- See under bushel1(def 1).
Origin of Winchester bushel
- a unit of dry measure containing 4 pecks, equivalent in the U.S. (and formerly in England) to 2150.42 cubic inches or 35.24 liters (Winchester bushel), and in Great Britain to 2219.36 cubic inches or 36.38 liters (Imperial bushel). Abbreviation: bu., bush.
- a container of this capacity.
- a unit of weight equal to the weight of a bushel of a given commodity.
- a large, unspecified amount or number: a bushel of kisses.
Origin of bushel1
- a Brit unit of dry or liquid measure equal to 8 Imperial gallons. 1 Imperial bushel is equivalent to 0.036 37 cubic metres
- a US unit of dry measure equal to 64 US pints. 1 US bushel is equivalent to 0.035 24 cubic metres
- a container with a capacity equal to either of these quantities
- US informal a large amount; great deal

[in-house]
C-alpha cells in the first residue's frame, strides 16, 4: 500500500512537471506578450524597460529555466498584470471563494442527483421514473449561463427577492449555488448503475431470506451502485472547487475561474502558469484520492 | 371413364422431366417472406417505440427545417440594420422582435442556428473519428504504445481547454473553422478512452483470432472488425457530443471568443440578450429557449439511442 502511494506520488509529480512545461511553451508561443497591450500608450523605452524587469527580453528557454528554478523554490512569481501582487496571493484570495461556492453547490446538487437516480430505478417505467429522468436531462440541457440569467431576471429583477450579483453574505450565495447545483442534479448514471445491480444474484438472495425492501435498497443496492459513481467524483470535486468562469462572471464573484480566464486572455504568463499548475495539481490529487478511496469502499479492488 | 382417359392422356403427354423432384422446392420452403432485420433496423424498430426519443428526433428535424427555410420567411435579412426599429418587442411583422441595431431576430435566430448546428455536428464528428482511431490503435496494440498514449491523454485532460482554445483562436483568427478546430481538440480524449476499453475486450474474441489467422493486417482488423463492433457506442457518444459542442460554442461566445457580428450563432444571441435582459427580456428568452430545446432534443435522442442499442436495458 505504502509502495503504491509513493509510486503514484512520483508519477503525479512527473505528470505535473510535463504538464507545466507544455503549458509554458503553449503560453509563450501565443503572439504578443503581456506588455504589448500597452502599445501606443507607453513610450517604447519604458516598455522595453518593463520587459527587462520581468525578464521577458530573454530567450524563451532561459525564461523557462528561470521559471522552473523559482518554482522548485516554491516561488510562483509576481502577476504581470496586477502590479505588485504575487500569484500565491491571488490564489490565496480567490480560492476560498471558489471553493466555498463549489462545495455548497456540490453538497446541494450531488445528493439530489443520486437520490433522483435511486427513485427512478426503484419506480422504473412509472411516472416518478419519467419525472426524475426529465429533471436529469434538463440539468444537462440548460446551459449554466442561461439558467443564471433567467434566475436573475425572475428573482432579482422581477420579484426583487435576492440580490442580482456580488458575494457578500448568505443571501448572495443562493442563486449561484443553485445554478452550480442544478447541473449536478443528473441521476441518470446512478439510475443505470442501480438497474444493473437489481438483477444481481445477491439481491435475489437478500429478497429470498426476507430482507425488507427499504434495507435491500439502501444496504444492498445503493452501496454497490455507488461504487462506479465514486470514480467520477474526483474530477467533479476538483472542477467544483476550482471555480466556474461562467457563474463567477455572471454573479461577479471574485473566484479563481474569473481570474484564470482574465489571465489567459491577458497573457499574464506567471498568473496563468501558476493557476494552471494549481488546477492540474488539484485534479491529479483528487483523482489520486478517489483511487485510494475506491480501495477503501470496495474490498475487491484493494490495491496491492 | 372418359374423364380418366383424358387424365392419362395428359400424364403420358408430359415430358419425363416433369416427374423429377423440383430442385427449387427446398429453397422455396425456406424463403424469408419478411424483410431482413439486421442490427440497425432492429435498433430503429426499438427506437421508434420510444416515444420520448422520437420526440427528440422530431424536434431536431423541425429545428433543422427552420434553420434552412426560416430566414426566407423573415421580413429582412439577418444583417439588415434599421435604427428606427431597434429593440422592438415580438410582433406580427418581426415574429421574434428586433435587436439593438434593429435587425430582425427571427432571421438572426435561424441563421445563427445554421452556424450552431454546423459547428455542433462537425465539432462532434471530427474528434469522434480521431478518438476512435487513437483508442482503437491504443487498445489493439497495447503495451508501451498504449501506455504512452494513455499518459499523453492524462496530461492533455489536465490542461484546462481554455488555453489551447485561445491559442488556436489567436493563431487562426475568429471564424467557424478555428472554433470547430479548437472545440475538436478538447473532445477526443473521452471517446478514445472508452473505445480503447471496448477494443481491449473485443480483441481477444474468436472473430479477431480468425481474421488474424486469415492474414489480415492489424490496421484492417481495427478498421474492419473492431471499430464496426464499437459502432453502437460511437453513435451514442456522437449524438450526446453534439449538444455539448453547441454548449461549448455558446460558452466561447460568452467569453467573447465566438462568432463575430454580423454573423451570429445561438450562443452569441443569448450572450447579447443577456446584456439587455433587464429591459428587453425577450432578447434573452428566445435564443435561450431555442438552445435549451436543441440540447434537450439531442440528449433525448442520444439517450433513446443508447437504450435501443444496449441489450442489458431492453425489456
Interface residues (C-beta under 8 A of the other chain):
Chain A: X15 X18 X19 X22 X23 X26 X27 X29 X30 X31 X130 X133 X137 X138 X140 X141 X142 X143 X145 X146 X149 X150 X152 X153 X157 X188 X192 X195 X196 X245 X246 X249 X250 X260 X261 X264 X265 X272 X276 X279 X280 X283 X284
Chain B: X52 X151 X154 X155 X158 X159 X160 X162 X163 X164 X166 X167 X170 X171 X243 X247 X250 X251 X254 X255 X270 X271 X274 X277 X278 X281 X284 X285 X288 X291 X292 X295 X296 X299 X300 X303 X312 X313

- hide one's light under a bushel to conceal one's abilities or good qualities
- (tr) US to alter or mend (a garment)
Word Origin and History for winchester bushel
early 14c., measure of capacity containing four pecks or eight gallons, from Old French boissel "bushel" (13c., Modern French boisseau), probably from boisse, a grain measure based on Gallo-Romance *bostia "handful," from Gaulish *bosta "palm of the hand" (cf. Irish bass, Breton boz "the hollow of the hand"). The exact measure varied from place to place and according to commodity, and since late 14c. it has been used loosely to mean "a large quantity or number."